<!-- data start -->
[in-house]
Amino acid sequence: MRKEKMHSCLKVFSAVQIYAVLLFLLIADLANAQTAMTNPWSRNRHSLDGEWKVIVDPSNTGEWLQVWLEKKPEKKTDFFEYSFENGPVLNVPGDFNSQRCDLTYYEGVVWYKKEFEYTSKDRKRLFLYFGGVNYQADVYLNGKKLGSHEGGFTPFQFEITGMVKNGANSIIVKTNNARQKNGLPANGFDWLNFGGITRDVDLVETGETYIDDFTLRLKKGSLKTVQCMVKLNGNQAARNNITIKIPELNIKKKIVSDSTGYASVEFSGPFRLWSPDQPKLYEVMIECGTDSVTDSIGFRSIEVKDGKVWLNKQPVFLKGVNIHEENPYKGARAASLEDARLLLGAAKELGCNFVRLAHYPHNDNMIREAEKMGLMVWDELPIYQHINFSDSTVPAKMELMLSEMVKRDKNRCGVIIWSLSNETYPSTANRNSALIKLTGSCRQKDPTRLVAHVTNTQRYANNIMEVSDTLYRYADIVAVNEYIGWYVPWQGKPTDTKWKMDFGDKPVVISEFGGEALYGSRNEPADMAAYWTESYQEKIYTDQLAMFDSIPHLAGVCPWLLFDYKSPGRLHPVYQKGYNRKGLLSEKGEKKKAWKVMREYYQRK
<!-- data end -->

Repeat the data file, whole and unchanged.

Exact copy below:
[in-house]
Amino acid sequence: MRKEKMHSCLKVFSAVQIYAVLLFLLIADLANAQTAMTNPWSRNRHSLDGEWKVIVDPSNTGEWLQVWLEKKPEKKTDFFEYSFENGPVLNVPGDFNSQRCDLTYYEGVVWYKKEFEYTSKDRKRLFLYFGGVNYQADVYLNGKKLGSHEGGFTPFQFEITGMVKNGANSIIVKTNNARQKNGLPANGFDWLNFGGITRDVDLVETGETYIDDFTLRLKKGSLKTVQCMVKLNGNQAARNNITIKIPELNIKKKIVSDSTGYASVEFSGPFRLWSPDQPKLYEVMIECGTDSVTDSIGFRSIEVKDGKVWLNKQPVFLKGVNIHEENPYKGARAASLEDARLLLGAAKELGCNFVRLAHYPHNDNMIREAEKMGLMVWDELPIYQHINFSDSTVPAKMELMLSEMVKRDKNRCGVIIWSLSNETYPSTANRNSALIKLTGSCRQKDPTRLVAHVTNTQRYANNIMEVSDTLYRYADIVAVNEYIGWYVPWQGKPTDTKWKMDFGDKPVVISEFGGEALYGSRNEPADMAAYWTESYQEKIYTDQLAMFDSIPHLAGVCPWLLFDYKSPGRLHPVYQKGYNRKGLLSEKGEKKKAWKVMREYYQRK